It has been reported previously that the presence of maternal antibodies in infant blood prepriming may inhibit further antibody increase following primary immunization in the first months of life.8,11 Several previous studies have reported that most children with high maternal antibody levels prepriming had a lower increase in antibody levels postpriming but they still had high levels of antibodies.10,29,36,37 A study assessing the influence of preimmunization antibody on the antibody response to priming immunization with an acellular pertussis, diphtheria, tetanus vaccine mixed with H. influenzae type b (Hib) vaccine (PRP-T) reported significant decrease in antibody response to tetanus but not to other vaccine antigens. Regression analysis suggested that the variation in preimmunization antibody explained only a small proportion of the variation in antibody at 5 months.38 Another study assessing the effect of tetanus toxoid (TT)-specific maternal antibodies (after immunization during pregnancy) on the immune response to a Hib-TT vaccine reported no interference with Hib-specific antibody, however, a reduction in the TT-specific antibody response for those with concentrations of TT-antibodies ≥1 International Units/mL.37 One possible explanation is that antibodies do not increase above a certain threshold as a result of a feedback mechanism which limits the antibody level.16 It is not clear whether this mechanism still allows activation of memory B cells and long-lived plasma cells that can sustain long-term antibody production. In the present study, the levels of antibodies were very low in the infants at 2 months of age for all serogroups of meningococci and for the carrier protein. A negative association between the polysaccharide-specific antibody at 2 months and the immune parameters at 5 months was not observed, except for MenC-specific bactericidal antibody at 2 months and 5 months (r = −0.5, P = 0.006, n = 28). In comparison, a moderate negative correlation was observed between carrier-specific IgG antibody at 2 months and carrier-specific IgG antibody/memory B cells at 5 months (r = −0.6 and −0.5 respectively), although the GMC of carrier-specific antibody at 2 months was very low. Previous studies have shown that high levels of carrier-specific maternal antibody inhibit antibody responses to the carrier protein but do not interfere with T-cell helper responses and with the antibody response to polysaccharide.9,37 In the present study there was a moderate negative correlation between CRM197-specific IgG antibody at 2 months of age and the MenC-specific antibody at 5 months of age (both hSBA titer and IgG concentration; r = −0.4), but not with MenC-specific memory B cells. There was also a positive association between the CRM197 IgG at 2 months and the memory B cells specific to serogroup Y meningococci at 5 months (r = 0.5, P = 0.02, n = 26). In summary, similarly to previous reports,10,36,38–40 these data suggest that there is no consistent negative effect of preimmunization polysaccharide or carrier-specific antibody on the immune response to primary immunization with a quadrivalent meningococcal protein polysaccharide conjugate vaccines. However, these data should be taken with caution, as the levels of maternal antibodies for meningococcal polysaccharides and for the carrier proteins were very low in this study. Further research should be carried out in a vaccinated group of mothers with higher levels of meningococcal antibodies and carrier proteins, for example adolescents who were vaccinated during the MenC campaign and are now of childbearing age (this should include the majority of pregnant women in the United Kingdom) or in further vaccine trials which involve immunization of pregnant women with meningococcal conjugate vaccines, to assess potential interference of maternal antibody specific to the polysaccharides but also to the carrier proteins on the immune response to primary immunization with meningococcal vaccines in young infants. It would be important to understand if there is a levels of protective antibody above which there is no more increase in response, but activation of memory B cells and long-lived plasma cell production is still possible. The kinetics of decrease of the meningococcal- and carrier-specific maternal antibodies in the first months of life in infants born from vaccinated mothers should also be assessed in order to define the best timing for infant primary vaccination to offer the best protection against infection by N. meningitidis in the first months of life.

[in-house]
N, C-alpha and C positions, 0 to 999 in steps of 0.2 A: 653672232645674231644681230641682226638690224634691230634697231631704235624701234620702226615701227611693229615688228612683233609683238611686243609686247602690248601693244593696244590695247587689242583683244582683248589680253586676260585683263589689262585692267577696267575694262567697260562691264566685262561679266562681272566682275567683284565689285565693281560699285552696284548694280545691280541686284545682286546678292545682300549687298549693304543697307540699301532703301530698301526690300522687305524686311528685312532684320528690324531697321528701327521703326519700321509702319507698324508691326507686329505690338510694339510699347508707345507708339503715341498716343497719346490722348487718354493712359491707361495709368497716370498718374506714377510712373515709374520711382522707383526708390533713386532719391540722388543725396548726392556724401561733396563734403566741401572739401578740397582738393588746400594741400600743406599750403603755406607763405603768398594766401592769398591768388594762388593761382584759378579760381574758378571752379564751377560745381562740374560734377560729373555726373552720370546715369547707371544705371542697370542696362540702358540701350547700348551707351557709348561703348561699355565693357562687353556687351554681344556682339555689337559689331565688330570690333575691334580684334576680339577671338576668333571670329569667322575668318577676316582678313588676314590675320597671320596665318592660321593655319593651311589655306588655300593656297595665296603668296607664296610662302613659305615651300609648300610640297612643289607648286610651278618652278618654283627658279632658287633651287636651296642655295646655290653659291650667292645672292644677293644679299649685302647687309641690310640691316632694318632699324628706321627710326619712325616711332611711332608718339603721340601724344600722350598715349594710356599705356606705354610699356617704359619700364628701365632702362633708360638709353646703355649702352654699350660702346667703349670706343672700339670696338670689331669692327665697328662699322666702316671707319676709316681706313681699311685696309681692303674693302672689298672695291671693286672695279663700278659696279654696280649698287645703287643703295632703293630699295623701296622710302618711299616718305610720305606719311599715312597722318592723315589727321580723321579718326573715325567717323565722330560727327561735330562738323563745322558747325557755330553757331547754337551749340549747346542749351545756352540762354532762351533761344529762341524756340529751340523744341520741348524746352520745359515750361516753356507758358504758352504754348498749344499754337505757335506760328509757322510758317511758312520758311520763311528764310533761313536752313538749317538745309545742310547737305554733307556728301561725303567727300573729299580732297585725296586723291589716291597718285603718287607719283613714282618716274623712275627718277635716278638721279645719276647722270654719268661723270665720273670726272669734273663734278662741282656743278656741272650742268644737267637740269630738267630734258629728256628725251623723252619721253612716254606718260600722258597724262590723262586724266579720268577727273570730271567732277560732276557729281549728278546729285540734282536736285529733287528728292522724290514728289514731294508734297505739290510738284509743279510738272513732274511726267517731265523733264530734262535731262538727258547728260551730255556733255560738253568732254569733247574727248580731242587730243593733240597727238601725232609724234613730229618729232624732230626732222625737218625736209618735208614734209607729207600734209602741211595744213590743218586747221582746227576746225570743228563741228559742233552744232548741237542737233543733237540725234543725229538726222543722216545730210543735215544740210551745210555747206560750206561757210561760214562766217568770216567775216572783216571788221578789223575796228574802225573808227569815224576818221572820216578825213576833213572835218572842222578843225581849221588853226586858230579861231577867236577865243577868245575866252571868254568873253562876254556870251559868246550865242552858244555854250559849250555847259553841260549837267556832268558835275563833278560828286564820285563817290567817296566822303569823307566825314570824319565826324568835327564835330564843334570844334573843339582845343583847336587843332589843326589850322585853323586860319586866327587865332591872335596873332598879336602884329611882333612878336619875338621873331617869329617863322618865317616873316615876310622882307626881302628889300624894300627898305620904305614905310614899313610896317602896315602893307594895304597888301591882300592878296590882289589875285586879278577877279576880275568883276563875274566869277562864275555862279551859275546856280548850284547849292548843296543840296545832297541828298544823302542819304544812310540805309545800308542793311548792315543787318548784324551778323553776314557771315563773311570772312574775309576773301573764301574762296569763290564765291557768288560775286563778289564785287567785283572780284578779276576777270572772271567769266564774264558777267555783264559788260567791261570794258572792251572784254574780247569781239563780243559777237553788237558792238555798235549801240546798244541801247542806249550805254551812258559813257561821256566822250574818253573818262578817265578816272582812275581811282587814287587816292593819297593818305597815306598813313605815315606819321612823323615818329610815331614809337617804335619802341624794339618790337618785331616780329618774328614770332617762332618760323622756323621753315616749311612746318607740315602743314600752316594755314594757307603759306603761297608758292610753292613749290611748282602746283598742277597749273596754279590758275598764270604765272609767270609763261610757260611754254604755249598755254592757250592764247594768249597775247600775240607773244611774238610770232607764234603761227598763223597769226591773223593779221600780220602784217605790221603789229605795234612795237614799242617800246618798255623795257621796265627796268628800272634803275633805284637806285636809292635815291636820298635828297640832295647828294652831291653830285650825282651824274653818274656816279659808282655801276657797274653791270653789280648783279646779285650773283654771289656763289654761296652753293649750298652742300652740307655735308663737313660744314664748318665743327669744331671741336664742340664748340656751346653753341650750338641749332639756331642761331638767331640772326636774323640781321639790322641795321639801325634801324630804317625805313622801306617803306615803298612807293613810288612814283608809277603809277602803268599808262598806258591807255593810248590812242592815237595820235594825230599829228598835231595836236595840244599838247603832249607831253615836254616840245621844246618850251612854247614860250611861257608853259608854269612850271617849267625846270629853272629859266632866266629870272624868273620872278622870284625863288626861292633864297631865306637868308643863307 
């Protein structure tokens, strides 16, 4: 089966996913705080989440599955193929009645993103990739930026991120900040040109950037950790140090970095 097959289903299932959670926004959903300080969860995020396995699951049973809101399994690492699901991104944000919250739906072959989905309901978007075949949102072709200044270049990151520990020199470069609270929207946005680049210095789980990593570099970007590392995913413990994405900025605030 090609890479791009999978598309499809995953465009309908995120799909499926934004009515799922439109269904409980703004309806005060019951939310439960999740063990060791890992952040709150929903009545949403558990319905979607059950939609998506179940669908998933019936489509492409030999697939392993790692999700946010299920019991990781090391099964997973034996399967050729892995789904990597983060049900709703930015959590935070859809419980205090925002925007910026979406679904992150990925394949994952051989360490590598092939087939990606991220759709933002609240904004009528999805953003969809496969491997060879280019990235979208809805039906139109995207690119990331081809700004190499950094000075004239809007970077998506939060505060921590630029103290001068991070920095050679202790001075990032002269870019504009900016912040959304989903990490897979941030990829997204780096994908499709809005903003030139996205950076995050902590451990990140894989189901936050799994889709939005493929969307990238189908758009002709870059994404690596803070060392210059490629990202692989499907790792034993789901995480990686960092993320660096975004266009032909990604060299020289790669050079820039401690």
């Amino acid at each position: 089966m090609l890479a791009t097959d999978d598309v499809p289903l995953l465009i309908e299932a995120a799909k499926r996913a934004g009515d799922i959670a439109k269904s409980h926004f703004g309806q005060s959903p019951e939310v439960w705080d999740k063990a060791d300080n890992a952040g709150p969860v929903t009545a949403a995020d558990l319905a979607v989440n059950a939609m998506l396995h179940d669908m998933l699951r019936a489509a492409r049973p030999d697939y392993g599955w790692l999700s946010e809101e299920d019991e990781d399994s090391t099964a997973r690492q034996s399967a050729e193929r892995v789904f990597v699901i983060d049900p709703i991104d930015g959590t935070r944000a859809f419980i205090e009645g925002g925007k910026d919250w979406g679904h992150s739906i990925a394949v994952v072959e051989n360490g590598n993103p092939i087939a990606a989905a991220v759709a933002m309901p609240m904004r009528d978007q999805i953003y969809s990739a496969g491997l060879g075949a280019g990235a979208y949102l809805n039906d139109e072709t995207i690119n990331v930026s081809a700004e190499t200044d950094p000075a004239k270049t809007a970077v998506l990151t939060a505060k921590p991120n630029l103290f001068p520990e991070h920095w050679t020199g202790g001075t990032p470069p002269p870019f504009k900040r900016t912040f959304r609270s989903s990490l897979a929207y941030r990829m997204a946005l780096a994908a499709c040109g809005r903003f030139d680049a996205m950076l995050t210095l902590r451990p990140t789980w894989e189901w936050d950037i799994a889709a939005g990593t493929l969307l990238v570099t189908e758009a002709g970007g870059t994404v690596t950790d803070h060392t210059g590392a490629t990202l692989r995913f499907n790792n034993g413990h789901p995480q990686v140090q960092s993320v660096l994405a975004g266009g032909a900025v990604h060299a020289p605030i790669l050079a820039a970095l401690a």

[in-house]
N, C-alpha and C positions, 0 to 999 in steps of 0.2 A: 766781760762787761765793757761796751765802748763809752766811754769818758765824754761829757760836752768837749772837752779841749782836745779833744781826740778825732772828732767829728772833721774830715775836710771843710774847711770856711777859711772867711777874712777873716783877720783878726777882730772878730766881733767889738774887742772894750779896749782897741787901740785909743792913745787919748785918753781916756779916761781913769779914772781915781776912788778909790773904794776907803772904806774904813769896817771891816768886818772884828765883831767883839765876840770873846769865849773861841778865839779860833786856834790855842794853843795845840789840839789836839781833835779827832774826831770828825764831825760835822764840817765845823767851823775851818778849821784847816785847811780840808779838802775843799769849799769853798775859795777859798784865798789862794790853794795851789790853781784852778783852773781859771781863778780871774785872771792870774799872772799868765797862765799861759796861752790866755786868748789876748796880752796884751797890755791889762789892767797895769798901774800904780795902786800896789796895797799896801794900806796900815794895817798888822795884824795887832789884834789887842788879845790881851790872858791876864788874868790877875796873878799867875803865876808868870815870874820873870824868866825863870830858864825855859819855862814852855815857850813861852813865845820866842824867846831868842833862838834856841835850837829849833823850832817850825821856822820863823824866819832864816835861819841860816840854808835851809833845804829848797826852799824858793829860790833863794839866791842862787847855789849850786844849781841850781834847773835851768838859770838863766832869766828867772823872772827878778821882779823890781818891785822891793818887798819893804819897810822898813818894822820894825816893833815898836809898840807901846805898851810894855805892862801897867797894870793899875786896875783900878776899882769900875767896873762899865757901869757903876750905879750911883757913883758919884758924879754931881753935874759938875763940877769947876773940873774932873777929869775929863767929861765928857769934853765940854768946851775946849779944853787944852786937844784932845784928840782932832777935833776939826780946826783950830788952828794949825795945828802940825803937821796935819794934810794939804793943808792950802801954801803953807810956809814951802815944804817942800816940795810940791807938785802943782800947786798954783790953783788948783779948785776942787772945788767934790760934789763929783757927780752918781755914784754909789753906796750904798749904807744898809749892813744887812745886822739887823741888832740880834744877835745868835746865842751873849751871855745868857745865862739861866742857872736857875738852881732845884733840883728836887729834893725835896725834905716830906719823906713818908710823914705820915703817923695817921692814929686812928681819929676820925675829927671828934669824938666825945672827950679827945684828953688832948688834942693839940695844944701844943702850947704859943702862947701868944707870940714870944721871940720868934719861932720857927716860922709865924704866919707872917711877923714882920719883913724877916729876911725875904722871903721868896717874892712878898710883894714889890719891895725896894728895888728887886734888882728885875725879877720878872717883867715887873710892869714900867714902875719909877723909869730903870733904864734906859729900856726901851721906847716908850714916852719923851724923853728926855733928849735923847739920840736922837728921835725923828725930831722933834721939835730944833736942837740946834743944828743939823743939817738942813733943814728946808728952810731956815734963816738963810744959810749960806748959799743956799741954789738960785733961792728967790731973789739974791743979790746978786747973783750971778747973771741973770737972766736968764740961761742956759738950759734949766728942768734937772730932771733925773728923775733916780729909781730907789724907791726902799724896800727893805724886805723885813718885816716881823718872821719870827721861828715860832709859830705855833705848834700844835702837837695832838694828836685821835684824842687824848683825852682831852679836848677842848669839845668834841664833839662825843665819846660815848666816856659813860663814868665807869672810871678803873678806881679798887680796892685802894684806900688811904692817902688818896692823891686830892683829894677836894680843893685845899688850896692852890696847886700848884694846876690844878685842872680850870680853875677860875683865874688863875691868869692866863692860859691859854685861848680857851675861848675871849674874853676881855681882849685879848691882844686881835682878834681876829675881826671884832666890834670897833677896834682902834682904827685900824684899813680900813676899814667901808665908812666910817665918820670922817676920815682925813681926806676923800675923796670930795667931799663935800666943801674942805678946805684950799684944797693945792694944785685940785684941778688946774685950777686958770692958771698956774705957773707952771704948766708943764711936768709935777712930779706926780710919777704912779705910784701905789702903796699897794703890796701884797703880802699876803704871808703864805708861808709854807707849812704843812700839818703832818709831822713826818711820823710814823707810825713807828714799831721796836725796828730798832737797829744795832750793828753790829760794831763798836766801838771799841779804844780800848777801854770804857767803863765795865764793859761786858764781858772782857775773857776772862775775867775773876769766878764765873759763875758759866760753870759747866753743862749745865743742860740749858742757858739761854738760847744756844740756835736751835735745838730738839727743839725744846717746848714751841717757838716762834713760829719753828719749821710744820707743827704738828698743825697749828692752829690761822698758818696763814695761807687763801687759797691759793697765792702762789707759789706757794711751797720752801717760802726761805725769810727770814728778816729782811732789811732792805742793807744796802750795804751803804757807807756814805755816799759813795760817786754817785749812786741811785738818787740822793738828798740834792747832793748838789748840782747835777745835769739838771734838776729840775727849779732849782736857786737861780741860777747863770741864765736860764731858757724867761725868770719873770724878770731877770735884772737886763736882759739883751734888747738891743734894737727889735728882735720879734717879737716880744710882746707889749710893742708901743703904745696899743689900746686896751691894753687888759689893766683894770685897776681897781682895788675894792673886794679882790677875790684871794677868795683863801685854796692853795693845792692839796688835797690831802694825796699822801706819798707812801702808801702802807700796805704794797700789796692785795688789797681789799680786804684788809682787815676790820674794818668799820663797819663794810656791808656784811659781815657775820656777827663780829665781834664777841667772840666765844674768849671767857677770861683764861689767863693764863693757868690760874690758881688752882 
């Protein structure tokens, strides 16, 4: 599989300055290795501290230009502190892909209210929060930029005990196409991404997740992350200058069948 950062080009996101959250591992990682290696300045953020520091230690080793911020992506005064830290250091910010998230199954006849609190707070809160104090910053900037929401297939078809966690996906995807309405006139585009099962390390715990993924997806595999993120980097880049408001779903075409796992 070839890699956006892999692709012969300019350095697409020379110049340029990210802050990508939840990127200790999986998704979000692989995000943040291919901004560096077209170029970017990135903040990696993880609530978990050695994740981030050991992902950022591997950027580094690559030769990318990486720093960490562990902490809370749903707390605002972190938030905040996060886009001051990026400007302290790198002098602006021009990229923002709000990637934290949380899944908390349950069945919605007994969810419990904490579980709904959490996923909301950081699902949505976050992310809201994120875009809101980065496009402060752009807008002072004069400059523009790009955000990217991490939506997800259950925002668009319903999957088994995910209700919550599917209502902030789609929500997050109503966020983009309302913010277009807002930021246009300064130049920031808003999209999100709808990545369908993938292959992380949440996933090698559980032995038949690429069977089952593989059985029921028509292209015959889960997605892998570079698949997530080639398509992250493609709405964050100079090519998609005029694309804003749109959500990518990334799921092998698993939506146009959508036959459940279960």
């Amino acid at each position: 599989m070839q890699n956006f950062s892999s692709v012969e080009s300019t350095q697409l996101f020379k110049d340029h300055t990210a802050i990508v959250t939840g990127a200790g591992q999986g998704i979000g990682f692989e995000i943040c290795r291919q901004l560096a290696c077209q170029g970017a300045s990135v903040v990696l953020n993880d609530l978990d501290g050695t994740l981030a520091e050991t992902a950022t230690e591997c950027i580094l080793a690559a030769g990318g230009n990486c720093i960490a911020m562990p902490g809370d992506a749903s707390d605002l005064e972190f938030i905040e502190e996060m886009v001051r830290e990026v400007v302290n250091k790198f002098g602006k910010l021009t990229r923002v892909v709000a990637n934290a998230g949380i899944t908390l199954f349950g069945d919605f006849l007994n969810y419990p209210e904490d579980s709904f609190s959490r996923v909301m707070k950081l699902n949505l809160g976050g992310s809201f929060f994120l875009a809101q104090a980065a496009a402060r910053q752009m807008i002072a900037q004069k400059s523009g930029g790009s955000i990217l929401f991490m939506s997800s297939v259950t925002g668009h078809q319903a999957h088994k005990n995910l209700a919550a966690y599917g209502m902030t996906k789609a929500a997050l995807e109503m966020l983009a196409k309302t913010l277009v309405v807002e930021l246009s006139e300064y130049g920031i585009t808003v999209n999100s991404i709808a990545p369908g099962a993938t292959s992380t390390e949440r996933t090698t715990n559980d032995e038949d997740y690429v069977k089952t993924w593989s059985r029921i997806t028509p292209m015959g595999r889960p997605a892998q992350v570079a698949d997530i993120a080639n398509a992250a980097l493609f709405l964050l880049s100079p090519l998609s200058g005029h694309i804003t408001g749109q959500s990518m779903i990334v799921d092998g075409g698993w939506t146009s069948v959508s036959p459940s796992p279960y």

In conclusion protection against invasive bacterial infection in the first months of life relies principally on placental transfer of maternal antibodies, herd immunity and vaccine-induced immunity. Most mothers in the present study had low levels of circulating meningococcal-specific antibody to provide early protection to their infants. Immunizing all adolescents or women of childbearing age with meningococcal vaccines could increase maternal antibody and improve direct protection of young infants, apparently without substantially inhibiting the response of their infants to primary immunization, although further research is needed to confirm this.
We thank all the children and families who participated in the study, and the research nurses and research doctors of Oxford Vaccine Group (University of Oxford, Oxford, United Kingdom), in particular Brigitte Ohene-Kena and Chaam Klinger, who undertook the clinical procedures. We also would like to thank Elizabeth Clutterbuck for help and advices in the laboratory procedures.